Civil servants and Parliament

The fiasco over the franchise for the West Coast mainline reminds us that civil servants are far from infallible.  One area of concern has always been their attitude towards Parliament.  Some appreciate the role of the institution, but others have tended to be somewhat dismissive or simply know very little about it.  There have been cock-ups as a result of officials not even knowing the correct address for one House or not knowing they were required to send certain documents to parliamentary committees.

When the Constitutional Reform and Governance Bill was going through Parliament in 2010, I was able to achieve two amendments to it.  The principal one imposed a duty on the Minister for the Civil Service (the Prime Minister) and constitutes section 3(6) of the Act:

“(6)In exercising his power to manage the civil service, the Minister for the Civil Service shall have regard to the need to ensure that civil servants who advise Ministers are aware of the constitutional significance of Parliament and of the conventions governing the relationship between Parliament and Her Majesty’s Government.”

I have variously pursued the matter to to see to what extent the Government are ensuring that this statutory requirement is met.   One concern derives from the demise of the National School of Govermment and its replacement by Civil Service Learning, where the emphasis is on e-learning, complemented by some class-based courses.  As far as I can see, the motivation for signing up for a course rests with the civil servant.  It is not obvious to what extent those officials advising ministers are required, or encouraged, to take courses on Parliament.  This is something I shall be pursuing. 

I may also be exploring to what extent ministers and civil servants in the Cabinet Office have actually received any training in constitutional issues…

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About Lord Norton

Professor of Government at Hull University, and Member of the House of Lords
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7 Responses to Civil servants and Parliament

  1. Dave H says:

    I made an observation in an email the other day after listening to a feature on my local radio station. Various local government types were calling for more legislation to deal with a problem, and someone connected with the relevant trade organisation was pointing out that the existing legislation is perfectly adequate if only it was used correctly by the officials concerned.

    My observation was that this scenario is not uncommon, it can be found across a whole raft of different areas where existing legislation is being ignored and people are calling for more powers. From what you write above, it appears that the malaise extends all the way to the top of government service, where those responsible for using or complying with the legislation fail to understand it and so do nothing except call for more laws.

    • Lord Norton says:

      Dave H: I very much agree. This ties in very much with the evidence I gave to the Political and Constitutional Reform Committee in the Commons. When there is popular concern about something and demands that ‘something must be done’, the government responds by introducing legislation. One of the arguments for a committee on legislative standards is to ensure that the government have actually considered alternatives when they bring a Bill forward. The problem often is not the absence of appropriate legislation, but the enforcement of existing legislation.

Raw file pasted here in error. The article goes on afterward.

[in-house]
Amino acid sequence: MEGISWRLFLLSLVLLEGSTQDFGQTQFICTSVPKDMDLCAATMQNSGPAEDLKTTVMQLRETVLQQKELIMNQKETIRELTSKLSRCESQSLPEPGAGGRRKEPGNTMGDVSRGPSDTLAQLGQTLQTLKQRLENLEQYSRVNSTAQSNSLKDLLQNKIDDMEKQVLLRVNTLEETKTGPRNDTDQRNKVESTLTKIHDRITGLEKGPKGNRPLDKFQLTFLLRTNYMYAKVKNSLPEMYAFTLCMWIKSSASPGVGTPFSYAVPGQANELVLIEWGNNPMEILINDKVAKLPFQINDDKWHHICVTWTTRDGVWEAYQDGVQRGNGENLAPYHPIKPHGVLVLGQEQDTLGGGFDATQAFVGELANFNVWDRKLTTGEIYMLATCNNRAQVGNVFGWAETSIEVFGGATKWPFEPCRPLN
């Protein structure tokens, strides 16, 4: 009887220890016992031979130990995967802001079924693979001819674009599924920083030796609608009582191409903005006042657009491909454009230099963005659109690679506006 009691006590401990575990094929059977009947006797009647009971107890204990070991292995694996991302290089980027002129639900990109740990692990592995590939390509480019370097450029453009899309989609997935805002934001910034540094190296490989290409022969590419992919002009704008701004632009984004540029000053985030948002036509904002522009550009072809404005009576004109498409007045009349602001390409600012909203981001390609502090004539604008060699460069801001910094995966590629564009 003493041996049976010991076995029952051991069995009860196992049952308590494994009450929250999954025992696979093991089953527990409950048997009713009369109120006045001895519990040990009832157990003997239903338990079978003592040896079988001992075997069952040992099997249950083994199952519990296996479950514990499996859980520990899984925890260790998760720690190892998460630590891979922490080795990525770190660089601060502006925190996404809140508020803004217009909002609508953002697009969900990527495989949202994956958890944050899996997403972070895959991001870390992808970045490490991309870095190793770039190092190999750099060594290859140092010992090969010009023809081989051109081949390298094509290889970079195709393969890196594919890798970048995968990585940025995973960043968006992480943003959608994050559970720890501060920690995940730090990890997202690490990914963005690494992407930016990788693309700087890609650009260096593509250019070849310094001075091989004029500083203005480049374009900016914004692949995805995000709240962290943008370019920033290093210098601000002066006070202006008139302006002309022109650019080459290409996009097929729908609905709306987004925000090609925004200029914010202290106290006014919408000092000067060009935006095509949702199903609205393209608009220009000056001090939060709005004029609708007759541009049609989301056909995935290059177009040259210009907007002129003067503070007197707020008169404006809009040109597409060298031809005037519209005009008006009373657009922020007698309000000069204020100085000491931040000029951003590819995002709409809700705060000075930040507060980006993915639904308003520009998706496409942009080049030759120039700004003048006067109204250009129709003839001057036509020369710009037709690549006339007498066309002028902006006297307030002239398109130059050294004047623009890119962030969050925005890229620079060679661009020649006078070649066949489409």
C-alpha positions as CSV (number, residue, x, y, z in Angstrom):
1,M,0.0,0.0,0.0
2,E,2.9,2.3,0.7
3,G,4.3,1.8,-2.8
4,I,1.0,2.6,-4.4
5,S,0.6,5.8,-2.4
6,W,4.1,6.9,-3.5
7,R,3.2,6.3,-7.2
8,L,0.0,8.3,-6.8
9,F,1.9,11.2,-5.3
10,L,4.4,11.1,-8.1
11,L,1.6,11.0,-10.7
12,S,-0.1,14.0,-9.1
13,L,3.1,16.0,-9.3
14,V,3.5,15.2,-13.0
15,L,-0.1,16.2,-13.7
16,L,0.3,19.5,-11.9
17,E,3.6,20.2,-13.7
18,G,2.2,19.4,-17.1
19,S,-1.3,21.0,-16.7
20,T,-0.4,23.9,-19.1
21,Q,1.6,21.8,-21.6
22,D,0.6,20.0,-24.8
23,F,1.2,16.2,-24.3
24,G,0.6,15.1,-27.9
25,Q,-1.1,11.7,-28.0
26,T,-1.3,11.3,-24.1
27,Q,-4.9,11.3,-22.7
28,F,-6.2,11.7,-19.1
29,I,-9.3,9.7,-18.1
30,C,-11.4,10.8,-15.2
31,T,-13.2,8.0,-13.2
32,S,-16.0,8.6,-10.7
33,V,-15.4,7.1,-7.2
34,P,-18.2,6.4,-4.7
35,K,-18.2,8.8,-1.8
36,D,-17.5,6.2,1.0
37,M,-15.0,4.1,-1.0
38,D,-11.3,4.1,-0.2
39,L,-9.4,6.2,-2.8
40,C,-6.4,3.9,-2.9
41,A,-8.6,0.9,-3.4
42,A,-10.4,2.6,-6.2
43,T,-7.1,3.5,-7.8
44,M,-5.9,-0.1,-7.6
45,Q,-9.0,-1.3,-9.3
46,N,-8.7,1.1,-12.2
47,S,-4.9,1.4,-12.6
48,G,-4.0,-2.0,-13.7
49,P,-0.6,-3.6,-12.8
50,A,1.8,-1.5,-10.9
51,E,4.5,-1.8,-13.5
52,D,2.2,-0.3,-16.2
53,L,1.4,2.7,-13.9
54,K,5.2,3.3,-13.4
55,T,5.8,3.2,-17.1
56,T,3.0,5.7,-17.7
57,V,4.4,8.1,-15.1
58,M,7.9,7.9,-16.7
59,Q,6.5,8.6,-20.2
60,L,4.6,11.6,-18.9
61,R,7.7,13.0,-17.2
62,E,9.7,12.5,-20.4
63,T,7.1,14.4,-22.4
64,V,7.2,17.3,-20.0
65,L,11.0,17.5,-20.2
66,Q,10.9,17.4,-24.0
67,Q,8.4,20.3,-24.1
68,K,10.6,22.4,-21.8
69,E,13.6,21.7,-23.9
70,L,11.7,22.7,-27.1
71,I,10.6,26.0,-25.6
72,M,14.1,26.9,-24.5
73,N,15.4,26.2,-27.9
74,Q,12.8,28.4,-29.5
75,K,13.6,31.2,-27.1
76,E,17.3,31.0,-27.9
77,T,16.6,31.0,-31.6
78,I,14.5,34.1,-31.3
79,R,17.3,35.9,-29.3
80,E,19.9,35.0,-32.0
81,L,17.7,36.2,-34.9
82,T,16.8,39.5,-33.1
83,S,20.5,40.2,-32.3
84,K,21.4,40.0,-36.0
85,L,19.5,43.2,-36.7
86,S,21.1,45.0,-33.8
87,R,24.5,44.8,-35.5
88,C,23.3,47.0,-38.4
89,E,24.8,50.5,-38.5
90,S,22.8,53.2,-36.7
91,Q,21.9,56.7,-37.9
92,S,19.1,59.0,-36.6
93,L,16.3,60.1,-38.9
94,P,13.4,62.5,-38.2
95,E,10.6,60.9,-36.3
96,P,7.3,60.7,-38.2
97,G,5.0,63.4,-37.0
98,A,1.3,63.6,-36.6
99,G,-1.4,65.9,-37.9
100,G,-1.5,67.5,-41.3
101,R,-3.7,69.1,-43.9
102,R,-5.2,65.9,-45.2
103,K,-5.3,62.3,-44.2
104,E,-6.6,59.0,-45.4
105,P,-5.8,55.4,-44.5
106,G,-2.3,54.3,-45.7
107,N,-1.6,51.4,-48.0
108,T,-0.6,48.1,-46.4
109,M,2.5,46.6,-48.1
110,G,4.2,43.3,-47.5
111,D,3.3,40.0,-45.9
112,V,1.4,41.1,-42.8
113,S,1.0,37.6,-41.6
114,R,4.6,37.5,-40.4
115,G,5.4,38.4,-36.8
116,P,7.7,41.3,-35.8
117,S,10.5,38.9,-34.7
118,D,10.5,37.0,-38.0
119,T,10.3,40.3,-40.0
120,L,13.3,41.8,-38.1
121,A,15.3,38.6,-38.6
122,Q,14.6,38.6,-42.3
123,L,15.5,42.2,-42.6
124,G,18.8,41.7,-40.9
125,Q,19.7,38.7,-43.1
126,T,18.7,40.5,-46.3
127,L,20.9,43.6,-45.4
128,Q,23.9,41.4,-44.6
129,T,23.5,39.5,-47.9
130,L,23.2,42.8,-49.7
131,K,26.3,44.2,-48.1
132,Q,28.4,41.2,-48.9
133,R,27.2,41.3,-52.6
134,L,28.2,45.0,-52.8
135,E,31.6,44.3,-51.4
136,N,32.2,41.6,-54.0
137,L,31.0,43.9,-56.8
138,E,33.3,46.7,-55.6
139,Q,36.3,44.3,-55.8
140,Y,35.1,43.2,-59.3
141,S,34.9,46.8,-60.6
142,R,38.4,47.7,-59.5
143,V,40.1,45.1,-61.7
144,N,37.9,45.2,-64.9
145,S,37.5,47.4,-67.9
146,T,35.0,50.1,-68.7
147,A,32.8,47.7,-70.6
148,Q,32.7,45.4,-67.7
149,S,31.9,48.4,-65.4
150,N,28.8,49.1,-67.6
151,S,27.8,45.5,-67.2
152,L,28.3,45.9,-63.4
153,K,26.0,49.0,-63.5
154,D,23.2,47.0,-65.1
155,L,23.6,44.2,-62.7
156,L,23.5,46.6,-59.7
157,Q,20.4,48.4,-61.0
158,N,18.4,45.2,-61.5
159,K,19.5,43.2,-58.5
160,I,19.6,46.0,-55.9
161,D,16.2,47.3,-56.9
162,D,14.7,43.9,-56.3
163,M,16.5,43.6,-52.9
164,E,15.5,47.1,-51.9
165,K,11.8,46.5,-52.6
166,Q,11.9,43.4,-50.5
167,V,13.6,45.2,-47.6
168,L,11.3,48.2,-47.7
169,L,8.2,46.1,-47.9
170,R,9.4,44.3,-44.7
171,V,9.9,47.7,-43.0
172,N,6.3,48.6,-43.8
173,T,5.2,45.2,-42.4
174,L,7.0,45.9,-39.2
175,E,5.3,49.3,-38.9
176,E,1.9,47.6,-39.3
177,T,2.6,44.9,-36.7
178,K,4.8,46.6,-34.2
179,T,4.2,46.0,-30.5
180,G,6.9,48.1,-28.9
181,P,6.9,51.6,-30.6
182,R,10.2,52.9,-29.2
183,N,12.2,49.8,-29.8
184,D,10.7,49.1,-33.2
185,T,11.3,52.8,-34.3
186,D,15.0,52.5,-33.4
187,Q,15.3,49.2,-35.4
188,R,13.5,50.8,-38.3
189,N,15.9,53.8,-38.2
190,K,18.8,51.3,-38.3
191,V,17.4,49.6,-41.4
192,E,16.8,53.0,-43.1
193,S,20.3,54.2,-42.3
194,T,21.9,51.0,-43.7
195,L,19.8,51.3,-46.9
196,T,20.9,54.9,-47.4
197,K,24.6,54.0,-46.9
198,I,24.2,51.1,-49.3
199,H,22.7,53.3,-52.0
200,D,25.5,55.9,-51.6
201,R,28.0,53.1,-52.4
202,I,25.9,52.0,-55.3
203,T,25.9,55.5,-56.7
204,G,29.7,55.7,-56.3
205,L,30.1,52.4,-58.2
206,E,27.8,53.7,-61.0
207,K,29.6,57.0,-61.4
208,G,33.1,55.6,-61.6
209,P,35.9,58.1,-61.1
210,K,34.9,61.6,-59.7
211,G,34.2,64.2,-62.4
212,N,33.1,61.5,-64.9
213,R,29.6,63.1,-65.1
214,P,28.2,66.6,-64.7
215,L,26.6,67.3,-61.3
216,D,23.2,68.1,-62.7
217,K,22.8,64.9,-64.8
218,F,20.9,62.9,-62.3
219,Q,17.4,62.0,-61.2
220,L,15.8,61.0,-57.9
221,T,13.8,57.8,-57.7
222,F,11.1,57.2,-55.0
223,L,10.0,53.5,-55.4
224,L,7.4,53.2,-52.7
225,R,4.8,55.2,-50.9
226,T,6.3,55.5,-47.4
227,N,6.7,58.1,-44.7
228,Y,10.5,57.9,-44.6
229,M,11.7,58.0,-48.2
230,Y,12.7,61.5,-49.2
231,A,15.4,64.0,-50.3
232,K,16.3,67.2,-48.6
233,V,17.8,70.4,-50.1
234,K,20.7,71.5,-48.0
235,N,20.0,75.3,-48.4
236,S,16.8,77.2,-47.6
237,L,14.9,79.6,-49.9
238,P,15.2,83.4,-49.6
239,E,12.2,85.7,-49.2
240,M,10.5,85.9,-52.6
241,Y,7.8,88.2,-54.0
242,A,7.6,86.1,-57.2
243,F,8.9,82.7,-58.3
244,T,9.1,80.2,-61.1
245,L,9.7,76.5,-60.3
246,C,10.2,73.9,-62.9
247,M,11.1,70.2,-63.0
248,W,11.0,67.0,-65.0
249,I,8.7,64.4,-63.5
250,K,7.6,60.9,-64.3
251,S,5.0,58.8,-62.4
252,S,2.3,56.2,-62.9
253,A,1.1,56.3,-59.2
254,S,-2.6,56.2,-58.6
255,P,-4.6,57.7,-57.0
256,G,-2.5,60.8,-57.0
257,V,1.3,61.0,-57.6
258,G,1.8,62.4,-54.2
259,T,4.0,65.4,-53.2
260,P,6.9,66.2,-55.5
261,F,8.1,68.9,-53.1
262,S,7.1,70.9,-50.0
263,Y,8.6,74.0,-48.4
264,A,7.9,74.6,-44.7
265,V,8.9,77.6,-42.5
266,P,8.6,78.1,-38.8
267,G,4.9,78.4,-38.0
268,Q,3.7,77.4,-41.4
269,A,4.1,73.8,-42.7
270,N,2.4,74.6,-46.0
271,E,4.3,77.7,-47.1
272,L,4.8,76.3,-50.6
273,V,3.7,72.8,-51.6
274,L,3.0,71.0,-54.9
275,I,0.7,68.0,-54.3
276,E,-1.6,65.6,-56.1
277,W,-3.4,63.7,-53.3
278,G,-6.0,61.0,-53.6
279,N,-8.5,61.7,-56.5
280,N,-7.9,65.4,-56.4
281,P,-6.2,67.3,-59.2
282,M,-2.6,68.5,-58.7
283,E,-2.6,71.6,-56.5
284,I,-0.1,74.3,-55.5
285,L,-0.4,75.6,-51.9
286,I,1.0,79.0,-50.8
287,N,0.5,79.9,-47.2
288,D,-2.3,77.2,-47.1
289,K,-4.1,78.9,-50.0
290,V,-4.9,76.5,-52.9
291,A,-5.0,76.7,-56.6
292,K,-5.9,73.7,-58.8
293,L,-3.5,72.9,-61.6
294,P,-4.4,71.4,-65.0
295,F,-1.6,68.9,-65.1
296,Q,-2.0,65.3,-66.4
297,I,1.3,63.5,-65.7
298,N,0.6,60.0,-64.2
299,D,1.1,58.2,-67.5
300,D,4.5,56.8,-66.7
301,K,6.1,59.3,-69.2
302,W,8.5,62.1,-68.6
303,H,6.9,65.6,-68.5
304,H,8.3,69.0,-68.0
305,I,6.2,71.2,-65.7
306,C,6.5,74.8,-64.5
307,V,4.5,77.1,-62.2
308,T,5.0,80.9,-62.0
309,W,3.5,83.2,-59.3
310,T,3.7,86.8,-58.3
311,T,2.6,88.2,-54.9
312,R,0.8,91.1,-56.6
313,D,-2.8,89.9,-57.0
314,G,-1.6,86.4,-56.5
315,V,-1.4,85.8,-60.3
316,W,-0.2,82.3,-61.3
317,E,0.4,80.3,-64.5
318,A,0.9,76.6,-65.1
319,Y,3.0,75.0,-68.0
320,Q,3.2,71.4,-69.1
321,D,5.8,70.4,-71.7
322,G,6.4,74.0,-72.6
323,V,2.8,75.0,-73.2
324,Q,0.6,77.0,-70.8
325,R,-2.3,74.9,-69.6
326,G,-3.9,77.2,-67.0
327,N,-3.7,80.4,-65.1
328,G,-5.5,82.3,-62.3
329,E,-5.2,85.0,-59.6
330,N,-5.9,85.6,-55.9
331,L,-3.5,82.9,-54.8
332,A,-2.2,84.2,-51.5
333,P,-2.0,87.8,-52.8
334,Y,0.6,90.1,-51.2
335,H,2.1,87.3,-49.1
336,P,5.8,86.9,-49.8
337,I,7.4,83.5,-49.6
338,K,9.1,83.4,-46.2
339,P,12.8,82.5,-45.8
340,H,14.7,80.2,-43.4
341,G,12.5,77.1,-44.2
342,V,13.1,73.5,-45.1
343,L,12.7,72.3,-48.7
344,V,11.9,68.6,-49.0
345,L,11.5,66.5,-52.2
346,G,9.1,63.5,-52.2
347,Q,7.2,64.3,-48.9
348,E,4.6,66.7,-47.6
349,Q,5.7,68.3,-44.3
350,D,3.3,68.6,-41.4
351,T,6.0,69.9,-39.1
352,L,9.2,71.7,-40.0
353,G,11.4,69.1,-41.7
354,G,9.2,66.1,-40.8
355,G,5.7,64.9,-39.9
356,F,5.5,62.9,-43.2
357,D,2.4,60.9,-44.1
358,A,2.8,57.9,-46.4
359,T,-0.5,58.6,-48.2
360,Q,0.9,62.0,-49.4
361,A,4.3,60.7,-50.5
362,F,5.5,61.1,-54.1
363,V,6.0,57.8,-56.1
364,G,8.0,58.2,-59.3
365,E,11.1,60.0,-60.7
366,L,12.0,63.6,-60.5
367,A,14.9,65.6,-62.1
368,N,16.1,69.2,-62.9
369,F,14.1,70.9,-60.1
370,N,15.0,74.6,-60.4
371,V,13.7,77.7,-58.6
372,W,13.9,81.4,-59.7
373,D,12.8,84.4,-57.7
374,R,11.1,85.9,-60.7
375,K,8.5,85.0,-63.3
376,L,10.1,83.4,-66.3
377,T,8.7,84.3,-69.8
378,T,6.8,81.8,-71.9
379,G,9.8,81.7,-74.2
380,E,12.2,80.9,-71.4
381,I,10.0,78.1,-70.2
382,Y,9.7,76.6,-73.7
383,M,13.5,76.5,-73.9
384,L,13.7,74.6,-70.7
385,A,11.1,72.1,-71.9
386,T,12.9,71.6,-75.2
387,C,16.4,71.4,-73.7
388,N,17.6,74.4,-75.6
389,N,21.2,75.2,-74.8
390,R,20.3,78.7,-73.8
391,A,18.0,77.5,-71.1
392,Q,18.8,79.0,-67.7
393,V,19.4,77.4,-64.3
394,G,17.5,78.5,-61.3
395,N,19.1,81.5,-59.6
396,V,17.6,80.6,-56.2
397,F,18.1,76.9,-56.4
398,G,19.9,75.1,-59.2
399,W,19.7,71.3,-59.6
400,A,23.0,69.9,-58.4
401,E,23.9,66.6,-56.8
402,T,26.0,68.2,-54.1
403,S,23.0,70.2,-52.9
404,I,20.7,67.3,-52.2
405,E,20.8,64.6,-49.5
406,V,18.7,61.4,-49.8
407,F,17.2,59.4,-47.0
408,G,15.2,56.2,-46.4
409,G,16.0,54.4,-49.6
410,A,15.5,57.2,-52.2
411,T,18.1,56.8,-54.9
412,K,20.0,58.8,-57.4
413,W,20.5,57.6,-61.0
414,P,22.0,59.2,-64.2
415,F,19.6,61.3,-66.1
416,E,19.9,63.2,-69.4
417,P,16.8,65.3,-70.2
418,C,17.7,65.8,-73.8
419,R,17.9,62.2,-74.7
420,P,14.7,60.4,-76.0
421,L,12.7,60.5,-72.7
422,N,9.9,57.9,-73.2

2. franksummers3ba says:

    Dave H,
    “My observation was that this scenario is not uncommon, it can be found across a whole raft of different areas where existing legislation is being ignored and people are calling for more powers.” this is indeed relevant to Lord Norton’s point about enhancing the constitutional acuity of those in governance. The entire world exists in a state where the pace of blurry and unfocused constitutional change is too fast and its course too little considered for civilization’s needs. This is often precisely lack of expertise in using current powers makes it exigent to demand powers that do not fit into the polity’s constitutional scheme. This isolates the law-abiding and careful actors in various powers and enhances the powers of those who are ruthless, dishonest or incompetent which is terrible for the future of the world..

  3. ladytizzy says:

    “We are pulling back the curtains to let light into the corridors of power.”
    Francis Maude

    Going well, isn’t it? It isn’t uncommon to hear public sector employees despairing of the general public (or Parliament) – “If we could only stop attending to their needs, we’d get far more work done”, or similar. Certainly, this one wishes the politicians would stop interfering with his vital work, again:
    http://www.civilservant.org.uk/csr2.pdf (Part two, in a series of five.)

    PS Sir Bob Kerslake is accepting the blame for the franchise mess:
    http://www.civilservice.gov.uk/all/head-civil-service/valuable-lessons

  4. Croft says:

    If I remember LN, the last (only?) perm/under. sec. to be sacked was 1937? The record of accountability for failure at the top of the civil service is a joke.

    • Lord Norton says:

      Croft: In a formal sense, that is correct, though it appears generally accepted that if there is a serious clash between the Secretary of State and the Permanent Secretary, the Permanent Secretary is expected to fall on his or her sword.

      • Croft says:

        ‘fall on your sword’ in the civil service means retire with a payoff (directly or indirectly) before you take into account gold plated pension. But I wasn’t thinking of personality clashes so much as outright failure or incompetence which is simply not punished at the top.

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